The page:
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Pink Floyd - P-U-L-S-E CD (album) cover


Pink Floyd


Psychedelic/Space Rock

3.97 | 798 ratings

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4 stars The Floyd has always sounded better live (IMO). I would categorize their live work in several stages :

1. The early days (1967 - 1970) : their gigs had little to do with their studio efforts. They extended their numbers quite significantly injecting the most psychedelic flavours to make their live sets always a happening (even a track like "Mathilda Mother" was often played in excess of fifteen minutes). The Floyd could turn an average song into whatever they wanted in a live set.

2. The "post early days" or "pre-DSOTM" (1971 - 1972) : still lots of long jams, but the tendency will, little by little, be to get "closer" to the original.

3. The DSOTM - The Wall era : the shows will be more and more a replica of the studio work. Their incredible light shows and visual effects providing little room to improvisation (or then as I call it : organized improv.). They will usually play the entire albums, in the same sequence than the studio work.

4. The "Gilmour" years : gigantism at its peak (although "The Wall" paved the way). These sets will return in a certain way into a more classic scheme: a collection of Floyd songs throughout time (and space).

I love each of them almost equally.

So, when the live set consists mostly of great original numbers one can only expect to reach heaven. A fabulous packaging (but this is another Floyd trademark), an hypnotic small light "pulsing" like your heart beats on the edge of the cover, great photos from their live tour etc. The more important though is the music, right ? The numbers played here are taken from lots of different shows (twelve to be precise - but most of them being recorded at Earl's Court). So, what do we get here ?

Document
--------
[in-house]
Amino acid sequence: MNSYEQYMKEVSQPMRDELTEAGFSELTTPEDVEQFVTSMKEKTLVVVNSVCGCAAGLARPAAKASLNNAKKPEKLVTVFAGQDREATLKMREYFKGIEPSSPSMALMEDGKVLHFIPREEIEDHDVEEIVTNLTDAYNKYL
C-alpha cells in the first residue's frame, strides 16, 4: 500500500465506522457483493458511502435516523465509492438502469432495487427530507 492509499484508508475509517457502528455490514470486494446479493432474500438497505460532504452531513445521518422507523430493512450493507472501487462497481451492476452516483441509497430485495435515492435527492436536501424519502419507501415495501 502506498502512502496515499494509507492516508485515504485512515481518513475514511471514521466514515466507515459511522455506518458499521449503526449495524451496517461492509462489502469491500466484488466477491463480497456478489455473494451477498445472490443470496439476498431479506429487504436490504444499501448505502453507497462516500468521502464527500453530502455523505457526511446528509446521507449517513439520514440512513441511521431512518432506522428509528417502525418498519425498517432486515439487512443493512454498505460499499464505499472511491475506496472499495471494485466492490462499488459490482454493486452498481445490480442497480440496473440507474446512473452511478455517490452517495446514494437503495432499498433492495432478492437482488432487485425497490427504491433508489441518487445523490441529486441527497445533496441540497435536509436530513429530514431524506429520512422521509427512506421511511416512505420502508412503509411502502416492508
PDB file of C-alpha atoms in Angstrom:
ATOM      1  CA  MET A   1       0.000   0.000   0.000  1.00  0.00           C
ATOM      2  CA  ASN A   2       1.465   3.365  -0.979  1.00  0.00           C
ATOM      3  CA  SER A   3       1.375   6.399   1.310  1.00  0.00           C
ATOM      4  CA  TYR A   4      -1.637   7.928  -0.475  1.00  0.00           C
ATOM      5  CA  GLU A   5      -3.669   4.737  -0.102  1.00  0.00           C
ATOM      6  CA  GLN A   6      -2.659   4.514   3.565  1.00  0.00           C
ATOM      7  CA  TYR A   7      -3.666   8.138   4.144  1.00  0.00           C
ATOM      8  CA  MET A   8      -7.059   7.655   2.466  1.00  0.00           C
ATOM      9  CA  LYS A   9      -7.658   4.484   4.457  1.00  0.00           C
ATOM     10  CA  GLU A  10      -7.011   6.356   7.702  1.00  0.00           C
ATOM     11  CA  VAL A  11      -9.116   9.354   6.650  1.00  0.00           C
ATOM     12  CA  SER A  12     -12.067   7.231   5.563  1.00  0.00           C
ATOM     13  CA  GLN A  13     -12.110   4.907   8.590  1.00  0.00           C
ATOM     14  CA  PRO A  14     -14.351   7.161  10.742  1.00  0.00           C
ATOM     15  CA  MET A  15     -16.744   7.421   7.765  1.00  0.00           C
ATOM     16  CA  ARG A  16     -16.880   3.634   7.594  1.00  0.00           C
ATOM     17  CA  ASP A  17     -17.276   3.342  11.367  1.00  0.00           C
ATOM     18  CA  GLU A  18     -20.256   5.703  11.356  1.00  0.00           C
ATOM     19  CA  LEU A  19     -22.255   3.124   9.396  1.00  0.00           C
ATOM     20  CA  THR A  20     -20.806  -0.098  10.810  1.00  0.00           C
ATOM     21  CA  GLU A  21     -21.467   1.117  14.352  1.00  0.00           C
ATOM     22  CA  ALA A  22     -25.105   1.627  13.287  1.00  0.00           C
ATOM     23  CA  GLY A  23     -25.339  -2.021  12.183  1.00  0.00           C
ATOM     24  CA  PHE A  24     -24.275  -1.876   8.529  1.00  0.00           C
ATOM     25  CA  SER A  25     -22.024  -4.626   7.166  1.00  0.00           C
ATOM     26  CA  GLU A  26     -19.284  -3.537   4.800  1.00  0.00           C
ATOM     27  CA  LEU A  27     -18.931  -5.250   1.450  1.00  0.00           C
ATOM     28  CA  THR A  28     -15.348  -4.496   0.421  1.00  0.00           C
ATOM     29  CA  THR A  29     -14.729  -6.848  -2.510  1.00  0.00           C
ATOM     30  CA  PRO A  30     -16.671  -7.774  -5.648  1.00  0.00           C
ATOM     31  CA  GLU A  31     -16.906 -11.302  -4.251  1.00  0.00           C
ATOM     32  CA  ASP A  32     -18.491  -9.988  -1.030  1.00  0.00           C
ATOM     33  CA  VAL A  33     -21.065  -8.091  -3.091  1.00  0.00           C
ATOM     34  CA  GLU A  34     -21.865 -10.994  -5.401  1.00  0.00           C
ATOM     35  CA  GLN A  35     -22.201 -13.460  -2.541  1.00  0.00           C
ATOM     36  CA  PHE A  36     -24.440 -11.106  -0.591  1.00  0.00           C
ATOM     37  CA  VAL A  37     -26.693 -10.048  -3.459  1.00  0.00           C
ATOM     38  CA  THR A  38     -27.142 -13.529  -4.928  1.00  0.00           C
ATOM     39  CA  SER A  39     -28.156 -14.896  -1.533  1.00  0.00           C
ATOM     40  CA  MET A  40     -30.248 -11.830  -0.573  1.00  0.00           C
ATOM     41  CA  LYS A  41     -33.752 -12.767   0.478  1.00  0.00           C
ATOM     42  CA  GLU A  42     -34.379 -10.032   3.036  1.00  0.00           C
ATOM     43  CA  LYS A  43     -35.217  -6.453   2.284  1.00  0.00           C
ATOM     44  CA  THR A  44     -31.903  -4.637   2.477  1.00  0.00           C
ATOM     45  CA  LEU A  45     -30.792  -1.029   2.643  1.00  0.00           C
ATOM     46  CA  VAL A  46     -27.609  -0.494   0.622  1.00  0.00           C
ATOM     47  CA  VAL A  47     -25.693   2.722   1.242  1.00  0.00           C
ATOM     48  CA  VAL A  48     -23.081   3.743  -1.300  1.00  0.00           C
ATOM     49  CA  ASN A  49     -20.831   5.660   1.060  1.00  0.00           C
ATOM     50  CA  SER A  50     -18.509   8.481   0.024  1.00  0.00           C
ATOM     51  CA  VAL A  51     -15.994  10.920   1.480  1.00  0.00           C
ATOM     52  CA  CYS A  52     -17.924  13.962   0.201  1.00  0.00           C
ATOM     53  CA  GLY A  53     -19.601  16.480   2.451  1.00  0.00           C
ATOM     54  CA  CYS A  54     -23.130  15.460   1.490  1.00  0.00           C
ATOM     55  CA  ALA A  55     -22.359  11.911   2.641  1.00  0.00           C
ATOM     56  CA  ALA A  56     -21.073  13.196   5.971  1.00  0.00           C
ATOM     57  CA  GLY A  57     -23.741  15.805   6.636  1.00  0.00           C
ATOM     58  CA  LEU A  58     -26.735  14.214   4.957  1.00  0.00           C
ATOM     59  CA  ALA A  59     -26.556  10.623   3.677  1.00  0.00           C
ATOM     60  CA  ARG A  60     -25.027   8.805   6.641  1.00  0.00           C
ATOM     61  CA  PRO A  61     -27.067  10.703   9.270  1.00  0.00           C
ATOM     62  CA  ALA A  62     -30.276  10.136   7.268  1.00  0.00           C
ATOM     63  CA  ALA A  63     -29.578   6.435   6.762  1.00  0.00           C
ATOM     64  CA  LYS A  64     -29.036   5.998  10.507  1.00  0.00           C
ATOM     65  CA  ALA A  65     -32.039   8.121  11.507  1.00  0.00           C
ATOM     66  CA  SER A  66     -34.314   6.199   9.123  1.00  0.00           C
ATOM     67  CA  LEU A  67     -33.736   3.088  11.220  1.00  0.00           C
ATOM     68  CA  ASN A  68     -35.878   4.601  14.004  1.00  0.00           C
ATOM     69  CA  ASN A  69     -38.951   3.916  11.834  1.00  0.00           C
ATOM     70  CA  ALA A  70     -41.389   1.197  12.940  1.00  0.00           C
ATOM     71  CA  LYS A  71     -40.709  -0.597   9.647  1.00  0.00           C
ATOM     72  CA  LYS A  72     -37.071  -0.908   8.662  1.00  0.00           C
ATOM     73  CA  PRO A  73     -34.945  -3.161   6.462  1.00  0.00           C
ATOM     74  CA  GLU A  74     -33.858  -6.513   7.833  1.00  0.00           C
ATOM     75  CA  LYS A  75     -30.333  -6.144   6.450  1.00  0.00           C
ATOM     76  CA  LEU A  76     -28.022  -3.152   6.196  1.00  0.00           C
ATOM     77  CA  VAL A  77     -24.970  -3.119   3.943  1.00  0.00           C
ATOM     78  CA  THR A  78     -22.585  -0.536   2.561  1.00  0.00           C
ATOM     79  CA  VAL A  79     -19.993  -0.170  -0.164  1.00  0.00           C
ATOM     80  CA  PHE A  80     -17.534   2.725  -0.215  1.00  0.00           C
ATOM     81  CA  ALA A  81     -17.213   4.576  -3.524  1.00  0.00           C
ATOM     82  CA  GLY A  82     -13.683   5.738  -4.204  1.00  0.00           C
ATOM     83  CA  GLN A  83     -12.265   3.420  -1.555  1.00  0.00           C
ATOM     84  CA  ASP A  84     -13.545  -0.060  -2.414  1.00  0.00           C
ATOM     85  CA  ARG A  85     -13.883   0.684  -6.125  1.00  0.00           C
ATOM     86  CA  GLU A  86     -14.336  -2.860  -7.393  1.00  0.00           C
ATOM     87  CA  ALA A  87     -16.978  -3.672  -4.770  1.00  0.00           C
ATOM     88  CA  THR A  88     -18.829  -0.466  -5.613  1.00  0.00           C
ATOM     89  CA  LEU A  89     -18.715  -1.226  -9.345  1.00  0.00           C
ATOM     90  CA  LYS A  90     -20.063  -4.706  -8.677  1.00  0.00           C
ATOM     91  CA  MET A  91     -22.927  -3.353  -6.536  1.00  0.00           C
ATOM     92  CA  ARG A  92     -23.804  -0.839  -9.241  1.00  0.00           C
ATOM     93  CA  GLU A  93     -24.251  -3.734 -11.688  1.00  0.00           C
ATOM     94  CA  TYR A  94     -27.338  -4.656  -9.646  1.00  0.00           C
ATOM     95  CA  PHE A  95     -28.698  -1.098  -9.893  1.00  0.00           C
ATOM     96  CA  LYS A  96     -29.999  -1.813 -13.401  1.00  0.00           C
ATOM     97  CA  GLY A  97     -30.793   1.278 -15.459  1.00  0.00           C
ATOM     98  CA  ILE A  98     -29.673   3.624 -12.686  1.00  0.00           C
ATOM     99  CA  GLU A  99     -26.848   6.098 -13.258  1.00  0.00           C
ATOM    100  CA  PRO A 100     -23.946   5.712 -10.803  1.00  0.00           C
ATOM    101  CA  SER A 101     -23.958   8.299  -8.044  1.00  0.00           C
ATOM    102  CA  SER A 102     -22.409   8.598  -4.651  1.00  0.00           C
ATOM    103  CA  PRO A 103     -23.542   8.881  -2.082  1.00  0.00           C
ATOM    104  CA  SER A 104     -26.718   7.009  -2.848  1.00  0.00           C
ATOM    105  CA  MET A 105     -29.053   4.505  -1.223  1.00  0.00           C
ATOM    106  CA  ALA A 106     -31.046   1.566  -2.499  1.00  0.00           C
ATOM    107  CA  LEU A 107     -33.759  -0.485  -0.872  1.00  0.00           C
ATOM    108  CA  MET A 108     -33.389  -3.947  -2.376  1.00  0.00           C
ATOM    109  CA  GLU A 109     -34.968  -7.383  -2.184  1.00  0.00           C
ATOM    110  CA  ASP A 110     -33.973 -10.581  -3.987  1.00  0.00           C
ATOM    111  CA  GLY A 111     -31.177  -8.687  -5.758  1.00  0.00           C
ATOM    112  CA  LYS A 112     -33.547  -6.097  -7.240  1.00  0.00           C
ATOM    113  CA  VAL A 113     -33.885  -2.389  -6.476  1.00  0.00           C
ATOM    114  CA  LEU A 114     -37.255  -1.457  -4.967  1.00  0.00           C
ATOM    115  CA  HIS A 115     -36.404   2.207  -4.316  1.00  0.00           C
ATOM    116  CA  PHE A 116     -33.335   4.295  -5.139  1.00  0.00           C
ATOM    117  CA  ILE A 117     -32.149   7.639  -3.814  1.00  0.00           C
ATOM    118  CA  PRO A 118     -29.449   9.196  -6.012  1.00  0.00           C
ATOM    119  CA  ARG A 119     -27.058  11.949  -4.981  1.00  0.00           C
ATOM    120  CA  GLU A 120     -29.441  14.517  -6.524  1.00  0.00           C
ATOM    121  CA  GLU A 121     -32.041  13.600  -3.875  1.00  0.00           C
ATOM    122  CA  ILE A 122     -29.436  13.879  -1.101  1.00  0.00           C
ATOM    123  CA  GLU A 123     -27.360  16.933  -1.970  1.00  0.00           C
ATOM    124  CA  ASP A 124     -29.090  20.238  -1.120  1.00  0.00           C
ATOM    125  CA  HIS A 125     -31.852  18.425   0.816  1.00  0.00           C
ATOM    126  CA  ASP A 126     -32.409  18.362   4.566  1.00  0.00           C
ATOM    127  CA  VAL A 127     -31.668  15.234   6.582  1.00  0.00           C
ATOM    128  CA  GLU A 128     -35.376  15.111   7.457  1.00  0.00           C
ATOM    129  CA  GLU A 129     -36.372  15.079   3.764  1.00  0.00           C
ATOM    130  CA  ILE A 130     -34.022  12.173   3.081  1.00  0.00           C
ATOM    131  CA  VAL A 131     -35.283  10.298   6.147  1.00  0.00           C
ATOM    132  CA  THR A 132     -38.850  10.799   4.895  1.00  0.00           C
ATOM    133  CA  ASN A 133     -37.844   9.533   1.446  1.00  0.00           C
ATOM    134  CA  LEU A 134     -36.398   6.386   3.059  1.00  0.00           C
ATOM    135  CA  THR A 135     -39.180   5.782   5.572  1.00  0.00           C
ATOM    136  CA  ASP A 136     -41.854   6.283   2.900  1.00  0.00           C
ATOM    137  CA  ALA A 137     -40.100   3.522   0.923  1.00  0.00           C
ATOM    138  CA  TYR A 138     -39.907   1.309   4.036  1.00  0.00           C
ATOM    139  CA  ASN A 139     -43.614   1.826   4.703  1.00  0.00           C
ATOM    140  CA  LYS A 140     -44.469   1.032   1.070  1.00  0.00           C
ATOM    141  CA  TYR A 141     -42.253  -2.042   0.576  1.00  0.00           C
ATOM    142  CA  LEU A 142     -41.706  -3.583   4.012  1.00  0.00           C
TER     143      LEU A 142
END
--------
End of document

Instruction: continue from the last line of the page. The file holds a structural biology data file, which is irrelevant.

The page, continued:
Well, lots of jewels. Although it was the supporting tour for the Division Bell album, the first disc contains some earlier work as well. And what a work !

"Shine On You Crazy Diamond" is one of my two preferred Floyd songs ever. The rendition here is great. The link between "Shine" and the following track "Astronomy Domine" is obviously Syd. It is a beautiful homage to him (David and Syd were friends before the Pink Floyd adventure started). The remaining section of CD one contains songs from their last studio efforts (including "The Wall" and each track deserves to be here (specially "Hey You", "Sorrow" and "High Hopes").

Second CD consists of the full rendition for "TDSOTM" for the very first time in an official live release. Then three encores : "WYWH" - again in homage to Syd (I guess) and two great numbers from "The Wall".

Interesting enough is what Dave said : "The reason for Pulse is Dark Side Of The Moon, obviously. We weren't going to do a live album for this tour; it seemed a bit superfluous having just done one a few years ago. But, as we started out on the tour, we were looking for ways to change the show around and make ourselves a little more flexible and have a little fun, and Dark Side Of The Moon was one of the ideas that came across."